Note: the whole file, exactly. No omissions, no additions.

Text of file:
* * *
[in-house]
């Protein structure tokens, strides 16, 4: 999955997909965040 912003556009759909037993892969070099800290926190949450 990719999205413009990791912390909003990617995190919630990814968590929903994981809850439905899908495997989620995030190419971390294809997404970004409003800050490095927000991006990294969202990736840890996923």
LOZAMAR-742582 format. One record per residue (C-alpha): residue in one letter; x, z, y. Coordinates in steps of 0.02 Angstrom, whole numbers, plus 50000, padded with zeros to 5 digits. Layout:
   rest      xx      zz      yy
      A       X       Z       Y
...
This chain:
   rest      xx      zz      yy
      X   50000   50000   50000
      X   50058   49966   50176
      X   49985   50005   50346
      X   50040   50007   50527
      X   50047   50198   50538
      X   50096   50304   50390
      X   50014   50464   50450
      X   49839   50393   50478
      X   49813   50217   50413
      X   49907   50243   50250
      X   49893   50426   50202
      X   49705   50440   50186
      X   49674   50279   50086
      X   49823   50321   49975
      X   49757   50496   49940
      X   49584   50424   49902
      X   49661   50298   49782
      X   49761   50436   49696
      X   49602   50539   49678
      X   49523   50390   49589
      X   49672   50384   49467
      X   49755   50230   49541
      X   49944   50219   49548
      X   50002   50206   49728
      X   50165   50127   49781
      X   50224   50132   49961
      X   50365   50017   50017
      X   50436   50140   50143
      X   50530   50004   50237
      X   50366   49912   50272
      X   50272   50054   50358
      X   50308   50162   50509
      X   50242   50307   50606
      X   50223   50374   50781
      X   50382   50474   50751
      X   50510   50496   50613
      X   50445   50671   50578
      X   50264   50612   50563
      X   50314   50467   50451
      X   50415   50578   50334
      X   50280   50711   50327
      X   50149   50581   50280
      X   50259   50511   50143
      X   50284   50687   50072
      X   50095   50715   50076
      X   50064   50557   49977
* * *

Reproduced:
[in-house]
């Protein structure tokens, strides 16, 4: 999955997909965040 912003556009759909037993892969070099800290926190949450 990719999205413009990791912390909003990617995190919630990814968590929903994981809850439905899908495997989620995030190419971390294809997404970004409003800050490095927000991006990294969202990736840890996923």
LOZAMAR-742582 format. One record per residue (C-alpha): residue in one letter; x, z, y. Coordinates in steps of 0.02 Angstrom, whole numbers, plus 50000, padded with zeros to 5 digits. Layout:
   rest      xx      zz      yy
      A       X       Z       Y
...
This chain:
   rest      xx      zz      yy
      X   50000   50000   50000
      X   50058   49966   50176
      X   49985   50005   50346
      X   50040   50007   50527
      X   50047   50198   50538
      X   50096   50304   50390
      X   50014   50464   50450
      X   49839   50393   50478
      X   49813   50217   50413
      X   49907   50243   50250
      X   49893   50426   50202
      X   49705   50440   50186
      X   49674   50279   50086
      X   49823   50321   49975
      X   49757   50496   49940
      X   49584   50424   49902
      X   49661   50298   49782
      X   49761   50436   49696
      X   49602   50539   49678
      X   49523   50390   49589
      X   49672   50384   49467
      X   49755   50230   49541
      X   49944   50219   49548
      X   50002   50206   49728
      X   50165   50127   49781
      X   50224   50132   49961
      X   50365   50017   50017
      X   50436   50140   50143
      X   50530   50004   50237
      X   50366   49912   50272
      X   50272   50054   50358
      X   50308   50162   50509
      X   50242   50307   50606
      X   50223   50374   50781
      X   50382   50474   50751
      X   50510   50496   50613
      X   50445   50671   50578
      X   50264   50612   50563
      X   50314   50467   50451
      X   50415   50578   50334
      X   50280   50711   50327
      X   50149   50581   50280
      X   50259   50511   50143
      X   50284   50687   50072
      X   50095   50715   50076
      X   50064   50557   49977